K-State Research and Extension News
March 19, 2014
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Kansas Profile - Now That's Rural - Thad Wende - Wende Woodworking



By Ron Wilson, director of the Huck Boyd National Institute for Rural Development at Kansas State University.

The business executive and his wife are building their dream home. For the kitchen, they are preparing to order fancy cabinets from Italy. But they decide to make a change. They end up with beautiful cabinets for less money by sourcing those cabinets from an expert cabinetmaker in rural Kansas.

Thad Wende is founder and owner of Wende Woodworking in Mayetta, Kansas. He came by his woodworking skills naturally from his father who was a do-it-yourselfer.

“My dad was one of those guys who didn’t hire anybody to do anything around the house,” Thad said. “If something was going to be done, we had to figure it out and do it ourselves. We grew up around concrete and lumber.”

In high school, Thad spent lots of time in woods shop. He planned to go to Pittsburg State for a wood tech degree, but his cabinet-making business grew. In 1996, he formed Wende Woodworking LLC and started doing projects in his wife’s family’s garage.

One day Thad went to an auction where he purchased a hinge machine. Inside the machine was a book titled “How to Make European-Style Cabinetry.” Thad read the book cover to cover and it had a tremendous influence on him. The book may have been more valuable than the machine itself.

European styling uses lots of panels of plywoods and composites and has sleek hardware which gives the cabinets a modern, contemporary look. Demand for Wende Woodworking cabinets continued to grow.

Thad learned about Blum, a major hinge manufacturing company in North Carolina which pioneered the concept of dynamic space in designing kitchens. Thad is now the only certified dynamic space fabricator and has the only such showroom in the Midwest.

Custom-made cabinets have become the specialty of Wende Woodworking. “We are what I describe as a job-at-a-time shop,” Thad said. Whether in a remodel or new construction, Thad will design the cabinetry with the client and then build it to suit.  Wende Woodworking will deliver and install.

In 2007, Thad built a 10,000-square-foot shop to go with his 3,000-square-foot house.

He partnered with a company in Topeka to acquire a sophisticated computer-controlled router which could do fabulous designs and handle wood very efficiently. Once a design is created and assigned a bar code, the operator can select the file and the machine will use a vacuum device to load a single sheet at a time and automatically custom-cut the design.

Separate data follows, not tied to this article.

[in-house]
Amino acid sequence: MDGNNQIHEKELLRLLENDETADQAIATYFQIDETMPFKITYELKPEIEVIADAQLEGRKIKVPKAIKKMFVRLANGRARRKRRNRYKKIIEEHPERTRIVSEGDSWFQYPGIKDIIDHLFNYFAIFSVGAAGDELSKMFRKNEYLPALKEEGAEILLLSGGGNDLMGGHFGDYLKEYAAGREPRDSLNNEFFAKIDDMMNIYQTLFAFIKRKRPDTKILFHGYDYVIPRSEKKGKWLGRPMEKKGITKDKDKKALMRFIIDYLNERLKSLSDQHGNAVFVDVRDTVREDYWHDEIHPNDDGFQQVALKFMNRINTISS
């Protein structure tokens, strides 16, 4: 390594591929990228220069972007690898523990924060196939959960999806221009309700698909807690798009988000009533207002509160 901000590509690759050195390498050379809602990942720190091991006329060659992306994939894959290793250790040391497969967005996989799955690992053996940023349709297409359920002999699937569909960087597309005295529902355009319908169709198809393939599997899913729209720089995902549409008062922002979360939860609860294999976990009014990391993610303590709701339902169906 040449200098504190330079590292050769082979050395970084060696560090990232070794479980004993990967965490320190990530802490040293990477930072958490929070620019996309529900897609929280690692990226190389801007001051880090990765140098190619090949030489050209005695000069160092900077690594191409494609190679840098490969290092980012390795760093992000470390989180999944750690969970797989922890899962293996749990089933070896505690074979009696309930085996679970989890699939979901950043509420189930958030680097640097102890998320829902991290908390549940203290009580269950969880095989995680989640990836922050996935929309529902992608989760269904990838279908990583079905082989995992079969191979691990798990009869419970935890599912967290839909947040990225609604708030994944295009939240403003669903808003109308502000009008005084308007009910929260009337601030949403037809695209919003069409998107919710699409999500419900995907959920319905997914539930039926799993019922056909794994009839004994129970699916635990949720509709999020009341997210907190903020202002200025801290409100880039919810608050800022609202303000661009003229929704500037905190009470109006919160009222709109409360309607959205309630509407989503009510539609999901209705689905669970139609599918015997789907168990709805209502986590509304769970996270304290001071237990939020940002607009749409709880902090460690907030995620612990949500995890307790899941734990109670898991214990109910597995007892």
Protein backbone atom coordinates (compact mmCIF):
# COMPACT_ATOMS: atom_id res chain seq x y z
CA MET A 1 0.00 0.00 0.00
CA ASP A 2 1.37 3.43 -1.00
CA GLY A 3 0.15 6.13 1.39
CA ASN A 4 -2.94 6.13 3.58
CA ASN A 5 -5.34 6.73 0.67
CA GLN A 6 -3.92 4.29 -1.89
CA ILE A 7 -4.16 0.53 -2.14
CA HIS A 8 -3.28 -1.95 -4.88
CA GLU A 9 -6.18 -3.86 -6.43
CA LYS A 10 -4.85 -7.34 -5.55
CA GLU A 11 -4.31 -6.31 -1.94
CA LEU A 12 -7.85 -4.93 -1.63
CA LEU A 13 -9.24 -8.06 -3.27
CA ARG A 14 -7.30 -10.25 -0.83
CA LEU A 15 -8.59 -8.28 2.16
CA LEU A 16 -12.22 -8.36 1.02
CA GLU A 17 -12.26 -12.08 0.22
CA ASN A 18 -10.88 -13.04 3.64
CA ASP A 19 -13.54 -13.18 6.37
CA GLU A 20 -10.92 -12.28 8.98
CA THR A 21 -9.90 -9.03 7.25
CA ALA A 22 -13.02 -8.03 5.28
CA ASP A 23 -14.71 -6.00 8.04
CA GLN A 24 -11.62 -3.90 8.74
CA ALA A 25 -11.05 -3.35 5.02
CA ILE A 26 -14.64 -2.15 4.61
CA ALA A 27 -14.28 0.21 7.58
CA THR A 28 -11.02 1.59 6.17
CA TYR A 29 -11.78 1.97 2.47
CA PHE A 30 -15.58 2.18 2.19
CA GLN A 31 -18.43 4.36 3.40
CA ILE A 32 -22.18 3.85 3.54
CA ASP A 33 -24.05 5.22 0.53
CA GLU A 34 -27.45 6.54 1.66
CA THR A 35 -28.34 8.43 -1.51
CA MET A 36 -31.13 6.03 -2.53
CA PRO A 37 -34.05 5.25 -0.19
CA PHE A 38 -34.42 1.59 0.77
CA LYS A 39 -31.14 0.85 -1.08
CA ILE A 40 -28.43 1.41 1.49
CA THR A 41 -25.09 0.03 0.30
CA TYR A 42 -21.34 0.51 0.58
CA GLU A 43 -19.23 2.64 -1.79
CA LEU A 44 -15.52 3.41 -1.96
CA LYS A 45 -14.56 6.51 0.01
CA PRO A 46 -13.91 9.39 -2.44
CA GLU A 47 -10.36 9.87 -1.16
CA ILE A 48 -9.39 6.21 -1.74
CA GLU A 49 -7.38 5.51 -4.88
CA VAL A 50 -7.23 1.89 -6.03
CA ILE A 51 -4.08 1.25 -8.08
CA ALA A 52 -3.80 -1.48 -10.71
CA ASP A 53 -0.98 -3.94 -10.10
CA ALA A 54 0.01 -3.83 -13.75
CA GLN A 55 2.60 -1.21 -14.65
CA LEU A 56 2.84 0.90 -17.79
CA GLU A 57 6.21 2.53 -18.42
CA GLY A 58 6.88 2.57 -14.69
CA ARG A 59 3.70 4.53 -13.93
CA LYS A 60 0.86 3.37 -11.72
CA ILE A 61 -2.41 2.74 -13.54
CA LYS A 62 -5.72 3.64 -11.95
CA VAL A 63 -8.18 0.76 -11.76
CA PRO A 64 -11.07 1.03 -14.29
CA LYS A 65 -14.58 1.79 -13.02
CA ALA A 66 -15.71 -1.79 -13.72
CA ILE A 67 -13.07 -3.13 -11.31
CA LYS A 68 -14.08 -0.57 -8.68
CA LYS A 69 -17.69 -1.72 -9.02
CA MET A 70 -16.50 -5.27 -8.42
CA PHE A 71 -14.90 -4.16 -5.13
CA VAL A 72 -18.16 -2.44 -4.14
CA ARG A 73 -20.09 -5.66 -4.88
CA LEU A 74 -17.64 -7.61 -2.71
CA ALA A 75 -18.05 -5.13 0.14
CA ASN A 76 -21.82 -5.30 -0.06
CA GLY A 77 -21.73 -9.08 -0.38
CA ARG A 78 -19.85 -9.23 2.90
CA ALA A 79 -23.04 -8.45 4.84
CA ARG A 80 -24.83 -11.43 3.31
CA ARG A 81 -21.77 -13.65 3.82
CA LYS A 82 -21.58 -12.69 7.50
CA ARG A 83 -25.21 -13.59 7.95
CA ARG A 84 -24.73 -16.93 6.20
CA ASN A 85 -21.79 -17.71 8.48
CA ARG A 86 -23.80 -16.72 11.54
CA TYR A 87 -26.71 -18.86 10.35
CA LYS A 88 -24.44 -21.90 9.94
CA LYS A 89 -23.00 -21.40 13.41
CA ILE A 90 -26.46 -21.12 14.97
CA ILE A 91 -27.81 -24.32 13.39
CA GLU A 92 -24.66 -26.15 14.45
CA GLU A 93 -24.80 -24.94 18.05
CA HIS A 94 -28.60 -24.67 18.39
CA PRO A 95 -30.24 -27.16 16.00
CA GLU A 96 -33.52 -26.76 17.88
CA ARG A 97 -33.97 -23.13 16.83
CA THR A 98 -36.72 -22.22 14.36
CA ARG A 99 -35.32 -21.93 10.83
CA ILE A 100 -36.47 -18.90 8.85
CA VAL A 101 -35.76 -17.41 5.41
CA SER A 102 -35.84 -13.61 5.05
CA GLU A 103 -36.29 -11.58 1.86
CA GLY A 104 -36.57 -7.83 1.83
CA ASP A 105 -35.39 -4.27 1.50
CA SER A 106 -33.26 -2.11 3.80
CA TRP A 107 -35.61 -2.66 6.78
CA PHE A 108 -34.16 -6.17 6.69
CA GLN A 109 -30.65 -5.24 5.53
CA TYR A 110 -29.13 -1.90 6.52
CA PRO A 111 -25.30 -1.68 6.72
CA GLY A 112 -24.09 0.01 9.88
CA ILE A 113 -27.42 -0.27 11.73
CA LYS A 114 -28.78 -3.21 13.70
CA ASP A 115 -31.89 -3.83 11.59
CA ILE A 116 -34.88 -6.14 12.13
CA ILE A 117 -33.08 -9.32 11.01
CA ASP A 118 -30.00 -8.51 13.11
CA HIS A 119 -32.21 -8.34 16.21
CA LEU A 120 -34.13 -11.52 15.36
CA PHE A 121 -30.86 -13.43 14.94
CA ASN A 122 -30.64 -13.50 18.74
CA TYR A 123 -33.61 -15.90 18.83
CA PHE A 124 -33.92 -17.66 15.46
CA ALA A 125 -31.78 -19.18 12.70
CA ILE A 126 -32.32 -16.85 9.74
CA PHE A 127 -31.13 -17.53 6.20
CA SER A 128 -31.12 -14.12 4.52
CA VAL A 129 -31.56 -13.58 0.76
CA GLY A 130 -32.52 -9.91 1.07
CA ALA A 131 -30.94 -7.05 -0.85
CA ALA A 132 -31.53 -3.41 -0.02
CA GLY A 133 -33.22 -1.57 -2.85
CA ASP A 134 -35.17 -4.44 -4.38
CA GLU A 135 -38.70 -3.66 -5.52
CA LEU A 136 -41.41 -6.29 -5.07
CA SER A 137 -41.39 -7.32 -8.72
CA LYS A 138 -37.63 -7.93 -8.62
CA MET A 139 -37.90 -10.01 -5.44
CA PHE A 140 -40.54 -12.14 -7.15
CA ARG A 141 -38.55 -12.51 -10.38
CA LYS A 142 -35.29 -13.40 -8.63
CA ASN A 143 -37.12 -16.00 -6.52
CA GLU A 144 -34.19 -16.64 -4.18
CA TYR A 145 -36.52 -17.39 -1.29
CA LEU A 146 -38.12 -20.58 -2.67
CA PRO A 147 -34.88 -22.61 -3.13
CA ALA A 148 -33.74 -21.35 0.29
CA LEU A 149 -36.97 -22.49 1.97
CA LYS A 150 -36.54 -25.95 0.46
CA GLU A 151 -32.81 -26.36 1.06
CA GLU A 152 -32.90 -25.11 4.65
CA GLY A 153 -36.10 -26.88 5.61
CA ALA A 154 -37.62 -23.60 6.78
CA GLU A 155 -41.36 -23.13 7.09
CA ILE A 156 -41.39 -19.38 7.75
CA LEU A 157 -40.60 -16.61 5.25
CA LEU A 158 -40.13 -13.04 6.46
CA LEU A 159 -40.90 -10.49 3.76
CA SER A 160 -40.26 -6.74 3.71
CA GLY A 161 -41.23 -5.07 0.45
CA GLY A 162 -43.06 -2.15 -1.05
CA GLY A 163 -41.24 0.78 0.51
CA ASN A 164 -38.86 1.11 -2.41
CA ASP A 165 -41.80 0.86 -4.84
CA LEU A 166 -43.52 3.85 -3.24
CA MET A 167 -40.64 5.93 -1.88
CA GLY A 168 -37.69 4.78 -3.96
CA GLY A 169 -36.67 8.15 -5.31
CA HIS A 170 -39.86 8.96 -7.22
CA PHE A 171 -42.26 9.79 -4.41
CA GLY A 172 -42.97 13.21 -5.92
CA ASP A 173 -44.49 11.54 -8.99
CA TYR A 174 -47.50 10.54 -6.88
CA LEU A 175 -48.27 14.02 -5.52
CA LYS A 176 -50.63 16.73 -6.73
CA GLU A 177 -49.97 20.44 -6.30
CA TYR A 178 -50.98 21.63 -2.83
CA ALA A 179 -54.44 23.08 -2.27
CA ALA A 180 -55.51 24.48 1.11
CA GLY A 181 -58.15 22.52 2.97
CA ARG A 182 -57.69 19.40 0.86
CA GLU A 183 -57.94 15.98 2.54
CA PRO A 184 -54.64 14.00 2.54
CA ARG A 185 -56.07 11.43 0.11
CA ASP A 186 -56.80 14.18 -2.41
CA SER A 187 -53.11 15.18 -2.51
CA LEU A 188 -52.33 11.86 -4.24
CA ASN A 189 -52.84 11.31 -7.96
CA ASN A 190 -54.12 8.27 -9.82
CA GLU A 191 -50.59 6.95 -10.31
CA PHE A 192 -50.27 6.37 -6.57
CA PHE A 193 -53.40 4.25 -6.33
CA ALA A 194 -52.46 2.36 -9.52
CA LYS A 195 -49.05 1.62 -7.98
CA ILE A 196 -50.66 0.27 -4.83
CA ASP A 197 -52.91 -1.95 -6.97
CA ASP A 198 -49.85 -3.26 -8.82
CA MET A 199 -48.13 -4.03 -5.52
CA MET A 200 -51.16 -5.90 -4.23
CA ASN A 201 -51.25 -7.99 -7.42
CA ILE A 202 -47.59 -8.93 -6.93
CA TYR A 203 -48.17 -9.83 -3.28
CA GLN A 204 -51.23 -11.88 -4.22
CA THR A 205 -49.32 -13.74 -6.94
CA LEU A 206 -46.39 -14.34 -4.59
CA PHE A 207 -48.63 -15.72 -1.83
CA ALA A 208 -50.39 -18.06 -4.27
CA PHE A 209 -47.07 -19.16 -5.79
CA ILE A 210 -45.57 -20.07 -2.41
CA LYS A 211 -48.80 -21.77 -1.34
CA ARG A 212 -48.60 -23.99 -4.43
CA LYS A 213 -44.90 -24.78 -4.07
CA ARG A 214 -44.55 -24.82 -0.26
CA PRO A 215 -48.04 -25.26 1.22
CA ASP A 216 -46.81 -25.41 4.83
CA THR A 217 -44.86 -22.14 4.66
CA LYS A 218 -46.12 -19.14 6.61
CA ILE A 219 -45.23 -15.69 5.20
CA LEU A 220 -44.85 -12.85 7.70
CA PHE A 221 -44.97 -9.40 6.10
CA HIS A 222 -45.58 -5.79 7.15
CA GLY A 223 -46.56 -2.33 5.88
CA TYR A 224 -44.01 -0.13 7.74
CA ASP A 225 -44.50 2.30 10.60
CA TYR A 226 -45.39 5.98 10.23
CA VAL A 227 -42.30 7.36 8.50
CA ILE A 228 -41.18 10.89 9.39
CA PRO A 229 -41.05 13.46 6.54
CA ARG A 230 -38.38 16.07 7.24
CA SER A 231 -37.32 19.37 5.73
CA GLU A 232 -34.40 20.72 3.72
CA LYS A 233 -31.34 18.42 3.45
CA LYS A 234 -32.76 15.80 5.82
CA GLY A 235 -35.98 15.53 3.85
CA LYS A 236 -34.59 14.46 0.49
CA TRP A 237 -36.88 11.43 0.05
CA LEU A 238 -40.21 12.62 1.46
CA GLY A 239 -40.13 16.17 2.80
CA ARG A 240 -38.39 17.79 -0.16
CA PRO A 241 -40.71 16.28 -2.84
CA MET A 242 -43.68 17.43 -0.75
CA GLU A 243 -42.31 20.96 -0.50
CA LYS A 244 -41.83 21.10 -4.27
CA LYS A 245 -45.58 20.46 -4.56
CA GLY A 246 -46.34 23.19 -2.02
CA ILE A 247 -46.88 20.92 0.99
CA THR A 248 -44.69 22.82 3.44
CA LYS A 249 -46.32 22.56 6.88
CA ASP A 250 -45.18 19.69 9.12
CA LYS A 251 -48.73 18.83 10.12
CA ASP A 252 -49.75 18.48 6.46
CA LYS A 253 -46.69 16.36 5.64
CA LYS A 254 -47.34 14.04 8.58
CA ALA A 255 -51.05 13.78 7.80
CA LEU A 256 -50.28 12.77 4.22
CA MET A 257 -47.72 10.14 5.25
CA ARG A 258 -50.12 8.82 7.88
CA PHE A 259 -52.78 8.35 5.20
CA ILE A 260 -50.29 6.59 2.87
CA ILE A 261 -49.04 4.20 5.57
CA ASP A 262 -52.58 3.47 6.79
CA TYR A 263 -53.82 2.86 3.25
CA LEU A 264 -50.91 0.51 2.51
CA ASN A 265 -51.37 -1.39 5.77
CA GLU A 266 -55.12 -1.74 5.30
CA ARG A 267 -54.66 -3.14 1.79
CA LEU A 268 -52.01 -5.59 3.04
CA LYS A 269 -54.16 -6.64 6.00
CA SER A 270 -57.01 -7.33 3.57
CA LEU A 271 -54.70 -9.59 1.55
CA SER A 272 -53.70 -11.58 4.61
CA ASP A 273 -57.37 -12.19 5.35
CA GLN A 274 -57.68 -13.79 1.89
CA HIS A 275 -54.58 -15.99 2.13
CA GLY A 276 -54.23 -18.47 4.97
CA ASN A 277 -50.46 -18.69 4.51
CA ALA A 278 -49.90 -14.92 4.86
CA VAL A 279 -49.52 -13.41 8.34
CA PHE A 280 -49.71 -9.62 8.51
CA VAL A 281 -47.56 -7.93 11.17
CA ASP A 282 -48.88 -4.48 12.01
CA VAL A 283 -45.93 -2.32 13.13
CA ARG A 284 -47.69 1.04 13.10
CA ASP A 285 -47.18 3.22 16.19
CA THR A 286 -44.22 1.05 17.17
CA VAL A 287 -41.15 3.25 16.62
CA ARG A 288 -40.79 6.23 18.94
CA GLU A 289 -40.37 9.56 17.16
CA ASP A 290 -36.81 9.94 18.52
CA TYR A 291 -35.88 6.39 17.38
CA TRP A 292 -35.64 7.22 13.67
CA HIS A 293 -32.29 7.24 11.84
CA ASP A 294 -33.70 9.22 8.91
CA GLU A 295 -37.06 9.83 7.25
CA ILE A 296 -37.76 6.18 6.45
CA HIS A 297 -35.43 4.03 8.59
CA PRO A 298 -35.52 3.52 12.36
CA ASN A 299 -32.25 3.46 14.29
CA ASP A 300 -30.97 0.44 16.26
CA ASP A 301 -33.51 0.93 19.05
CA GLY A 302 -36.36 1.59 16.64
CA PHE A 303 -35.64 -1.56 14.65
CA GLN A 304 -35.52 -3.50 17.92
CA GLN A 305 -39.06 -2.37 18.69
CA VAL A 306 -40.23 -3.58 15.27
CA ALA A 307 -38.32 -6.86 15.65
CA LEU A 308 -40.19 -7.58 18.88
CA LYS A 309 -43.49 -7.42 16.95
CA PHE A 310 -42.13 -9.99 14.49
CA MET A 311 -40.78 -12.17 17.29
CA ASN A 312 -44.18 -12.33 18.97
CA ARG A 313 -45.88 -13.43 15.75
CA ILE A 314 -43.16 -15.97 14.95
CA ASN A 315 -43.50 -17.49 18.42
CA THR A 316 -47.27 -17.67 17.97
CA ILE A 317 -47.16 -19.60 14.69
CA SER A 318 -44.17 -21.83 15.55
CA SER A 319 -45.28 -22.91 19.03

“It’s pretty high-tech for redneck Mayetta,” Thad said with a smile. Mayetta is a rural community of 312 people. Now, that’s rural.

“Thanks to the router, our revenues grew one and a half times,” Thad said. He works at staying current on the latest trends in hardware and materials and attracts customers through word of mouth.

“All our business comes from referrals,” he said. “We believe we have a unique skill set and we understand our customers’ needs. We’re fortunate to have great clients with great ideas.”

Thad enjoys the challenge of designing different cabinets for his customers, adding, “My brain would go numb if I was doing the same thing every time.”

Examples of Thad’s work can be viewed online at Wende Woodworking.

One day Thad was called in to meet a couple who wanted some built-in cabinets in their library. It was a business executive and his wife who were building their dream home.  “What are you doing for the cabinets in the kitchen?” Thad asked. The couple explained that they were ordering cabinets from Italy. Thad offered to prepare a bid but they explained that they had already paid a retainer for the Italian cabinet company. “If you don’t mind, I’d still like to prepare a bid,” Thad said. He designed and prepared some creative ideas in cabinets and in the end, earned the bid.

We commend Thad Wende of Wende Woodworking for making a difference with entrepreneurship in cabinetmaking. Will such a business benefit the rural economy? It sure would.

And there’s more. Remember that company that Wende Woodworking partnered with in Topeka? We’ll learn about that next week.

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The mission of the Huck Boyd National Institute for Rural Development is to enhance rural development by helping rural people help themselves. The Kansas Profile radio series and columns are produced with assistance from the K-State Research and Extension Department of Communications News Unit. A photo of Ron Wilson is available. Audio and text files of Kansas Profiles are also available. For more information about the Huck Boyd Institute, interested persons can visit Huck Boyd National Institute for Rural Development.

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K-State Research and Extension is a short name for the Kansas State University Agricultural Experiment Station and Cooperative Extension Service, a program designed to generate and distribute useful knowledge for the well-being of Kansans. Supported by county, state, federal and private funds, the program has county Extension offices, experiment fields, area Extension offices and regional research centers statewide. Its headquarters is on the K-State campus, Manhattan.

Story by: Ron J. Wilson
rwilson@ksu.edu
K-State Research & Extension News

The Huck Boyd Institute is at 785-532-7690 or rwilson@ksu.edu